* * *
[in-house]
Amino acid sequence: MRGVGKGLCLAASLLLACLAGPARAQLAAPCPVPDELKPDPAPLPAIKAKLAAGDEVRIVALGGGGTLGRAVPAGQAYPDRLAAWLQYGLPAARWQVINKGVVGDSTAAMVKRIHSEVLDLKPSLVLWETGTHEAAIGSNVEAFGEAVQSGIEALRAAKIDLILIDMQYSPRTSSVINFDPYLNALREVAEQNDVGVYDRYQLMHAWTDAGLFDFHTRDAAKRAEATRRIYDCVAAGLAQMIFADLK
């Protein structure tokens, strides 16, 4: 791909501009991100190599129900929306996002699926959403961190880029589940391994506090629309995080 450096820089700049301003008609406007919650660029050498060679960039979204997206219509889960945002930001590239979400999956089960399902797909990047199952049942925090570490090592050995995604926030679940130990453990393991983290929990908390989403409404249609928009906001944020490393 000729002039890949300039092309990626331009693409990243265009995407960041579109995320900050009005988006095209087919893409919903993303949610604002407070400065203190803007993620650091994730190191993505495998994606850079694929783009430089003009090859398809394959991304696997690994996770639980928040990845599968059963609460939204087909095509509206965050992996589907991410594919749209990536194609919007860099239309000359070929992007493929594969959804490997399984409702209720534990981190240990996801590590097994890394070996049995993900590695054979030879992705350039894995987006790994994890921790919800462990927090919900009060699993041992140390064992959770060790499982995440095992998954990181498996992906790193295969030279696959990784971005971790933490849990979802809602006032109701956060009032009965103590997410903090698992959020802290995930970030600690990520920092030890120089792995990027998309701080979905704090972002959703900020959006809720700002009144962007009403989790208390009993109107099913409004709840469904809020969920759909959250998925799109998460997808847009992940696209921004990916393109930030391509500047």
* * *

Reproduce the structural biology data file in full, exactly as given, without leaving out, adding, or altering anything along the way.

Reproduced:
[in-house]
Amino acid sequence: MRGVGKGLCLAASLLLACLAGPARAQLAAPCPVPDELKPDPAPLPAIKAKLAAGDEVRIVALGGGGTLGRAVPAGQAYPDRLAAWLQYGLPAARWQVINKGVVGDSTAAMVKRIHSEVLDLKPSLVLWETGTHEAAIGSNVEAFGEAVQSGIEALRAAKIDLILIDMQYSPRTSSVINFDPYLNALREVAEQNDVGVYDRYQLMHAWTDAGLFDFHTRDAAKRAEATRRIYDCVAAGLAQMIFADLK
């Protein structure tokens, strides 16, 4: 791909501009991100190599129900929306996002699926959403961190880029589940391994506090629309995080 450096820089700049301003008609406007919650660029050498060679960039979204997206219509889960945002930001590239979400999956089960399902797909990047199952049942925090570490090592050995995604926030679940130990453990393991983290929990908390989403409404249609928009906001944020490393 000729002039890949300039092309990626331009693409990243265009995407960041579109995320900050009005988006095209087919893409919903993303949610604002407070400065203190803007993620650091994730190191993505495998994606850079694929783009430089003009090859398809394959991304696997690994996770639980928040990845599968059963609460939204087909095509509206965050992996589907991410594919749209990536194609919007860099239309000359070929992007493929594969959804490997399984409702209720534990981190240990996801590590097994890394070996049995993900590695054979030879992705350039894995987006790994994890921790919800462990927090919900009060699993041992140390064992959770060790499982995440095992998954990181498996992906790193295969030279696959990784971005971790933490849990979802809602006032109701956060009032009965103590997410903090698992959020802290995930970030600690990520920092030890120089792995990027998309701080979905704090972002959703900020959006809720700002009144962007009403989790208390009993109107099913409004709840469904809020969920759909959250998925799109998460997808847009992940696209921004990916393109930030391509500047």